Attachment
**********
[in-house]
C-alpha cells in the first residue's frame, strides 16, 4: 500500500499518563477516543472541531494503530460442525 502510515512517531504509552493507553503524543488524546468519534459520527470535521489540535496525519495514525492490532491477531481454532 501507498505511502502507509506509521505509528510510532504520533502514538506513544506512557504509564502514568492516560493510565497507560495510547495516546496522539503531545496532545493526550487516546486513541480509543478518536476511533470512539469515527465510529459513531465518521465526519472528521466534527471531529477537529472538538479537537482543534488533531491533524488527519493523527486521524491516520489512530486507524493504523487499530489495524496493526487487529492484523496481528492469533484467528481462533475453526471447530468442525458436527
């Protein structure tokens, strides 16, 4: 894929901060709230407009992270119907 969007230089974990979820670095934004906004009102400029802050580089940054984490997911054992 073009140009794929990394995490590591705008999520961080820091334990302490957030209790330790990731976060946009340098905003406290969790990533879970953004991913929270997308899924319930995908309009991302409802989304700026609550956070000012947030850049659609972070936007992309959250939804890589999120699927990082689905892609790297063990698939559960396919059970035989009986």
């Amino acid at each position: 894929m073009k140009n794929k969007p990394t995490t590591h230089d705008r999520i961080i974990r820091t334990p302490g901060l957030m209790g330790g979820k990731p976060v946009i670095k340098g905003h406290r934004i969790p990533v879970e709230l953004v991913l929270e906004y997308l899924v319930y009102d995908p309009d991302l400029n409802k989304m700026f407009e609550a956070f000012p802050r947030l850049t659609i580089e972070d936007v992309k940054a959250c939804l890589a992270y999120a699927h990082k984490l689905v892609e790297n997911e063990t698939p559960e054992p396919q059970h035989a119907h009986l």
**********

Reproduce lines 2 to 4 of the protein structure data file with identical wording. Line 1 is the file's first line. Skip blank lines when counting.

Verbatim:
C-alpha cells in the first residue's frame, strides 16, 4: 500500500499518563477516543472541531494503530460442525 502510515512517531504509552493507553503524543488524546468519534459520527470535521489540535496525519495514525492490532491477531481454532 501507498505511502502507509506509521505509528510510532504520533502514538506513544506512557504509564502514568492516560493510565497507560495510547495516546496522539503531545496532545493526550487516546486513541480509543478518536476511533470512539469515527465510529459513531465518521465526519472528521466534527471531529477537529472538538479537537482543534488533531491533524488527519493523527486521524491516520489512530486507524493504523487499530489495524496493526487487529492484523496481528492469533484467528481462533475453526471447530468442525458436527
């Protein structure tokens, strides 16, 4: 894929901060709230407009992270119907 969007230089974990979820670095934004906004009102400029802050580089940054984490997911054992 073009140009794929990394995490590591705008999520961080820091334990302490957030209790330790990731976060946009340098905003406290969790990533879970953004991913929270997308899924319930995908309009991302409802989304700026609550956070000012947030850049659609972070936007992309959250939804890589999120699927990082689905892609790297063990698939559960396919059970035989009986």
């Amino acid at each position: 894929m073009k140009n794929k969007p990394t995490t590591h230089d705008r999520i961080i974990r820091t334990p302490g901060l957030m209790g330790g979820k990731p976060v946009i670095k340098g905003h406290r934004i969790p990533v879970e709230l953004v991913l929270e906004y997308l899924v319930y009102d995908p309009d991302l400029n409802k989304m700026f407009e609550a956070f000012p802050r947030l850049t659609i580089e972070d936007v992309k940054a959250c939804l890589a992270y999120a699927h990082k984490l689905v892609e790297n997911e063990t698939p559960e054992p396919q059970h035989a119907h009986l």